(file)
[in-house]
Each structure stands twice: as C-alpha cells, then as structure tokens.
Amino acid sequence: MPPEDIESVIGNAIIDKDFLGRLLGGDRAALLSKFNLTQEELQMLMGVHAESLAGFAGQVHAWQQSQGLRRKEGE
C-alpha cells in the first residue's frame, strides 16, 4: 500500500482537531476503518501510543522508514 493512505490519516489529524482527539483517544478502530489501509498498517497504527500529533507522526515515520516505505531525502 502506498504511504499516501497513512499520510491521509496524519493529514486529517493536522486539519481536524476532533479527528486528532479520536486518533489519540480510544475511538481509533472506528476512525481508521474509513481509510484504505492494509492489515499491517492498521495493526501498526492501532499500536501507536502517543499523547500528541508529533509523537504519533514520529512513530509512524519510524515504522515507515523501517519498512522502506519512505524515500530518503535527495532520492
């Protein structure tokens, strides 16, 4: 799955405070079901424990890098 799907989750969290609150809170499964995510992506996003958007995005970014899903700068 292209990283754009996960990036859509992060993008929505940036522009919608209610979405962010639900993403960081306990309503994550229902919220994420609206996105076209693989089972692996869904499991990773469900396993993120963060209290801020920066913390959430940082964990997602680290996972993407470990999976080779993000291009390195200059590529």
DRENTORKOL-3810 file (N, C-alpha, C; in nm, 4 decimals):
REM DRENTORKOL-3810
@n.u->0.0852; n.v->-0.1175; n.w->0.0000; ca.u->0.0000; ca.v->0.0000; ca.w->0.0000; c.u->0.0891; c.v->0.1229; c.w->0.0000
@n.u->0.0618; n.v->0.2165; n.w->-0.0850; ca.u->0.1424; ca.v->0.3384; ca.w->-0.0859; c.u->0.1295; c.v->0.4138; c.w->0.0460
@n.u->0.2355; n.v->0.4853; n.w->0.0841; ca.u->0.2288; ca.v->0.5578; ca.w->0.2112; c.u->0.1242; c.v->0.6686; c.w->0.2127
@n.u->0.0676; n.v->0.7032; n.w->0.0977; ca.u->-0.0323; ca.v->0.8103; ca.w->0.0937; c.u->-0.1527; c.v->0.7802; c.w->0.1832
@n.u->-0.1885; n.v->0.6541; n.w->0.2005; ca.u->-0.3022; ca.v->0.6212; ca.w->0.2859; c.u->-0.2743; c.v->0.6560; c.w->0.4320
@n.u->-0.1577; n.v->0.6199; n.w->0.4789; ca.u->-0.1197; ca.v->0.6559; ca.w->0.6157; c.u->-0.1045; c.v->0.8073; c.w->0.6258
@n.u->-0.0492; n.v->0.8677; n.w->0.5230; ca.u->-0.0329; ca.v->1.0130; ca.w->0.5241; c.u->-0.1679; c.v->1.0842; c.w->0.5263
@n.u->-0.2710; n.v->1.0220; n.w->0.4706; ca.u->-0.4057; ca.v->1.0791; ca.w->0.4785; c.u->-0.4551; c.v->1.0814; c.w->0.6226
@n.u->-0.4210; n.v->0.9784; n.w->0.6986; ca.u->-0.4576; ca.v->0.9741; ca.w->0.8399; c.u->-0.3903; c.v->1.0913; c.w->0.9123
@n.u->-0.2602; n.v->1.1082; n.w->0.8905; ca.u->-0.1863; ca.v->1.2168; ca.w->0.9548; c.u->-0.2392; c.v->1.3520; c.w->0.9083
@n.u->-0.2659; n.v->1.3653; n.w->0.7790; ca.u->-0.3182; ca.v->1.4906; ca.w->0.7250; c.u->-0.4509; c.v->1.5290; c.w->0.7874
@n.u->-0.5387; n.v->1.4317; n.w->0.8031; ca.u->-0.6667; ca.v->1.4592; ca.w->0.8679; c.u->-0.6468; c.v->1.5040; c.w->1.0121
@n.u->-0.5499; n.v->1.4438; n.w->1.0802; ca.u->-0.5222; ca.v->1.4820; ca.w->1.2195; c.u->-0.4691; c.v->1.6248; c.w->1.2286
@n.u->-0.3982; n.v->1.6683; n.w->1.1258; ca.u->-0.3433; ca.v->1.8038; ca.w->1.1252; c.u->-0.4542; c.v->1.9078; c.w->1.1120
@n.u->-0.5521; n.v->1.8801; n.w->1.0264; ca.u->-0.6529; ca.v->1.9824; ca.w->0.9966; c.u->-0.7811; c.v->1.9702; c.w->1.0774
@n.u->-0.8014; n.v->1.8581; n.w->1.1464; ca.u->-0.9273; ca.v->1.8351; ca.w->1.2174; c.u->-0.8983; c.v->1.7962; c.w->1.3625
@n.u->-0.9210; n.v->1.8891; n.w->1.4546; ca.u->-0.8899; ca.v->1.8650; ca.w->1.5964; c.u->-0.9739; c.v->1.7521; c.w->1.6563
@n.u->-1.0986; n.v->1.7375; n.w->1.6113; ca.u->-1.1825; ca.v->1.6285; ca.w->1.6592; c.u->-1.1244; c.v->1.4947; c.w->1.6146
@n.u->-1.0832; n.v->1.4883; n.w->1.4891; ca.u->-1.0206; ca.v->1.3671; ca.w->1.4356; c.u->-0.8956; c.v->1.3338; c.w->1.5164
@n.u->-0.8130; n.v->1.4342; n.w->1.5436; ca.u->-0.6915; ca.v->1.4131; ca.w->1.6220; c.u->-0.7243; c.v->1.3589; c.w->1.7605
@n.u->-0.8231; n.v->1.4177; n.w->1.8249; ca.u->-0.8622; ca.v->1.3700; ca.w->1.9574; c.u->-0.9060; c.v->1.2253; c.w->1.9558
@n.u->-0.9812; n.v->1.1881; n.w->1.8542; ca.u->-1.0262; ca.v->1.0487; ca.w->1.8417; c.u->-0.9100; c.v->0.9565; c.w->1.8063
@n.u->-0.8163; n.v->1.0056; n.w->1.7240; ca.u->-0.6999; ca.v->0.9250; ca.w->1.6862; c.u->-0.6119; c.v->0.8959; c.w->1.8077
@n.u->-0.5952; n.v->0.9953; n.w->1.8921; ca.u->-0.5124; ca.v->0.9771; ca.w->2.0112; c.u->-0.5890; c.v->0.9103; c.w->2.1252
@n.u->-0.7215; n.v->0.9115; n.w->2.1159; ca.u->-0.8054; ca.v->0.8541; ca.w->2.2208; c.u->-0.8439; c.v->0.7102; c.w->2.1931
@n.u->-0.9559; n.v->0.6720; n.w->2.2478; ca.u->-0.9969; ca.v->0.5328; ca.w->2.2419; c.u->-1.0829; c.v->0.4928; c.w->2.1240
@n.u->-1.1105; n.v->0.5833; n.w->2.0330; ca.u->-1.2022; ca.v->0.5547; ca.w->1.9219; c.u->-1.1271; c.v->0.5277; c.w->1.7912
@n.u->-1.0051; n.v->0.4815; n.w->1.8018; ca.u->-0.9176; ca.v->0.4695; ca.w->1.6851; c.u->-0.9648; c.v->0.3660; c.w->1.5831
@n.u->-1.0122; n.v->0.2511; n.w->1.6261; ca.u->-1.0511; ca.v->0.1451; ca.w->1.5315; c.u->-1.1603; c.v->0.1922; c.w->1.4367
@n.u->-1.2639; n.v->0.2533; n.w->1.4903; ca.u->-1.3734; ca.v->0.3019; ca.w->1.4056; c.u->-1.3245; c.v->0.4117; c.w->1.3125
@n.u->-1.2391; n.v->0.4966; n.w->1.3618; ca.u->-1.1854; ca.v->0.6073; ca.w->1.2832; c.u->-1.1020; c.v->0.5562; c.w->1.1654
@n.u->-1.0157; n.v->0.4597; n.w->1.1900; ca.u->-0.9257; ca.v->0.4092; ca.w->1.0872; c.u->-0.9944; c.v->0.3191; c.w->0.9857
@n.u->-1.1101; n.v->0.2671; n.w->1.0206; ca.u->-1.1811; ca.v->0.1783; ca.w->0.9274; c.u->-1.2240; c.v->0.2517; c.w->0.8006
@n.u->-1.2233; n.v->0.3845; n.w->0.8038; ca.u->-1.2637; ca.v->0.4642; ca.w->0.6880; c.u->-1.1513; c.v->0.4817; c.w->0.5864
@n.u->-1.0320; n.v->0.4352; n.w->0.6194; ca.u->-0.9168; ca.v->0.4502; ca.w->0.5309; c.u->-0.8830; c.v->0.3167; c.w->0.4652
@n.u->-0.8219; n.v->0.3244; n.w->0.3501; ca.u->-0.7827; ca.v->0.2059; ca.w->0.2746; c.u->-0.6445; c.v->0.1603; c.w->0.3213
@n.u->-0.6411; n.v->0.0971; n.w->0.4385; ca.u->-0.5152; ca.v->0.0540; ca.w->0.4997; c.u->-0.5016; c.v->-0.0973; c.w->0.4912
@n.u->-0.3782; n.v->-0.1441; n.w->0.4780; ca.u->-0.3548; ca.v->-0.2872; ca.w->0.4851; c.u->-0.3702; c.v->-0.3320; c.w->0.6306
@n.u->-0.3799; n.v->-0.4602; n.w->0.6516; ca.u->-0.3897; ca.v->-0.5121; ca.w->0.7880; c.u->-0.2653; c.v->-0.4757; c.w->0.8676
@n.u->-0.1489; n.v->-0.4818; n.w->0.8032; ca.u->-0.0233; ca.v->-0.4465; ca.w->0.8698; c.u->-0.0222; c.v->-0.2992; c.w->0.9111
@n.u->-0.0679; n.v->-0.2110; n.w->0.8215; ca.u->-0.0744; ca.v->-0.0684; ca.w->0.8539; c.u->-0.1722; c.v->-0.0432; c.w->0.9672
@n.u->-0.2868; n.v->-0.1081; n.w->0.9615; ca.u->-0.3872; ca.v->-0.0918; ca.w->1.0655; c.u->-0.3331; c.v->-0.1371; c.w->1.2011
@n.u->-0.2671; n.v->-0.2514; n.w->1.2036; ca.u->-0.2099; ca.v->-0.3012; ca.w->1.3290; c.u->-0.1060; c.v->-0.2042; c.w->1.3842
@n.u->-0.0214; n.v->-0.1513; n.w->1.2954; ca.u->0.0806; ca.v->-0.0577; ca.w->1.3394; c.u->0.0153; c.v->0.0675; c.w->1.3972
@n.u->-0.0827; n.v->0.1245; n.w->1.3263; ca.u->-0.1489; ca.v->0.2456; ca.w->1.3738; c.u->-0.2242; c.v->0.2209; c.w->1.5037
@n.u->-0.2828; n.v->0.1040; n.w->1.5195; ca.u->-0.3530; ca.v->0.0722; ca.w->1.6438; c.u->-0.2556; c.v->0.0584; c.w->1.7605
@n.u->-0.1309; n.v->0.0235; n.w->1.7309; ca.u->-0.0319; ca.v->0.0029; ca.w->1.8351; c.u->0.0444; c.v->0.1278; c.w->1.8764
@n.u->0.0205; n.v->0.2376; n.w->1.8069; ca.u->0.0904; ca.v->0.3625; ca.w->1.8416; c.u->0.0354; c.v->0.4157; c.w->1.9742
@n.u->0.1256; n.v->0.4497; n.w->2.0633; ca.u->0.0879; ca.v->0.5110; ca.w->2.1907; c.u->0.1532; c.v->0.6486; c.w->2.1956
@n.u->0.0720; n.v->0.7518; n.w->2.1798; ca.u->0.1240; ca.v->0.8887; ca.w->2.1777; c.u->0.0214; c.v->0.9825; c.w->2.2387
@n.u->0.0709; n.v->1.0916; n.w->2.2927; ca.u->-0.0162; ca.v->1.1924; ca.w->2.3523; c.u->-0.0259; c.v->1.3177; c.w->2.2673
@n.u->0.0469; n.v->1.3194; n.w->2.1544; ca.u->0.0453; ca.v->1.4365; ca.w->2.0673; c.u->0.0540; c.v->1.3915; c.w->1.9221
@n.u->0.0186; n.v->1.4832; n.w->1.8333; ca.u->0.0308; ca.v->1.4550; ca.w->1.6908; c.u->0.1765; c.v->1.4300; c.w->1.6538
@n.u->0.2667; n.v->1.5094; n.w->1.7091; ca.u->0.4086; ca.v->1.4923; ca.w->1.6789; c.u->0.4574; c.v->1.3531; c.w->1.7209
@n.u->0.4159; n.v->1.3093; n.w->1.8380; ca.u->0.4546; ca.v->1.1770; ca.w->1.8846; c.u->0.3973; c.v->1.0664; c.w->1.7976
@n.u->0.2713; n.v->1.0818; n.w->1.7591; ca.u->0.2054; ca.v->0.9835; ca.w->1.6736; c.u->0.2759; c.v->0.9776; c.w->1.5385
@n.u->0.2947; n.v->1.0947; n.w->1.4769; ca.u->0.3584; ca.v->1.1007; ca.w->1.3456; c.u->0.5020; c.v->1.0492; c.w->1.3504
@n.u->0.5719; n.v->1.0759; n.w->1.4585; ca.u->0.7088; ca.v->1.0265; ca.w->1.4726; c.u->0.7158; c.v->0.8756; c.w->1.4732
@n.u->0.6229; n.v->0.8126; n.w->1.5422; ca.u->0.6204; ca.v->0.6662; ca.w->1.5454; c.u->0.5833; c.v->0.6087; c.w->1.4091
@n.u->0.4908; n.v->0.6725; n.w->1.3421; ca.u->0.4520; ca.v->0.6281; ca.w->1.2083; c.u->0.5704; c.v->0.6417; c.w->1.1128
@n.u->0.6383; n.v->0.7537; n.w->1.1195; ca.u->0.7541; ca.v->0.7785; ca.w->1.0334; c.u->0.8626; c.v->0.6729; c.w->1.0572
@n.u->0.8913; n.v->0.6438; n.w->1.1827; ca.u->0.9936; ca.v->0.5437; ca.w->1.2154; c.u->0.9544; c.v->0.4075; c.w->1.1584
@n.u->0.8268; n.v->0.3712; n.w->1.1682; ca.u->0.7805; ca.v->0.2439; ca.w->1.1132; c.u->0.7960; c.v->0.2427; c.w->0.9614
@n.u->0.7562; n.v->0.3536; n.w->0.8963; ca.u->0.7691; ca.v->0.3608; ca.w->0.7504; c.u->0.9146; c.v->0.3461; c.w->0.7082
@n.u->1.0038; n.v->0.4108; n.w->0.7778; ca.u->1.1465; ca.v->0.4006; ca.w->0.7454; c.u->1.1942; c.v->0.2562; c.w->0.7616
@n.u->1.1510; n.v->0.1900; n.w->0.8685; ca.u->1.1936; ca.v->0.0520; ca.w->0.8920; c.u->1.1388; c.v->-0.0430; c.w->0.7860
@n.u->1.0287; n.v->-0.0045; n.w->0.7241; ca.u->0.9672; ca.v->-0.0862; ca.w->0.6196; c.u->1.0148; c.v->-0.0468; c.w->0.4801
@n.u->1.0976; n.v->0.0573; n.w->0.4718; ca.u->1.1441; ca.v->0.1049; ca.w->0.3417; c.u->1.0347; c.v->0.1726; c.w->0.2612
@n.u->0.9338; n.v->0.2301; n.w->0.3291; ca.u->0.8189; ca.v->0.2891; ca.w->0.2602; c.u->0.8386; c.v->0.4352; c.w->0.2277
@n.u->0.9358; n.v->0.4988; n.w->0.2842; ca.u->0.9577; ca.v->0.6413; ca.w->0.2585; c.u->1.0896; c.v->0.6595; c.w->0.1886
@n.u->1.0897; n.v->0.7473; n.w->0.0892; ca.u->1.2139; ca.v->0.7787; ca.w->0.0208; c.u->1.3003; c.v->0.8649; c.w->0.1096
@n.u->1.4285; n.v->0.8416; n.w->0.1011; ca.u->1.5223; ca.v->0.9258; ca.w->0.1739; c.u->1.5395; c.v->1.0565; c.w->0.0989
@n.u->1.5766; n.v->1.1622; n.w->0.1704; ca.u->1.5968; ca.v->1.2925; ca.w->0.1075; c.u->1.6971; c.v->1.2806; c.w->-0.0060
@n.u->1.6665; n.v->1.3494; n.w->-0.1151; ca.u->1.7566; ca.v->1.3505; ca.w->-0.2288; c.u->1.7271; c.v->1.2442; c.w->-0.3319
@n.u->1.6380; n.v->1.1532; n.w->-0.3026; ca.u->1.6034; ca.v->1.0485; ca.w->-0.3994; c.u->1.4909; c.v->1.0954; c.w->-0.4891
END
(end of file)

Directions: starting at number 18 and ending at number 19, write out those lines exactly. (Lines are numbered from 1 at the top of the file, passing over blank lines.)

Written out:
@n.u->-0.2659; n.v->1.3653; n.w->0.7790; ca.u->-0.3182; ca.v->1.4906; ca.w->0.7250; c.u->-0.4509; c.v->1.5290; c.w->0.7874
@n.u->-0.5387; n.v->1.4317; n.w->0.8031; ca.u->-0.6667; ca.v->1.4592; ca.w->0.8679; c.u->-0.6468; c.v->1.5040; c.w->1.0121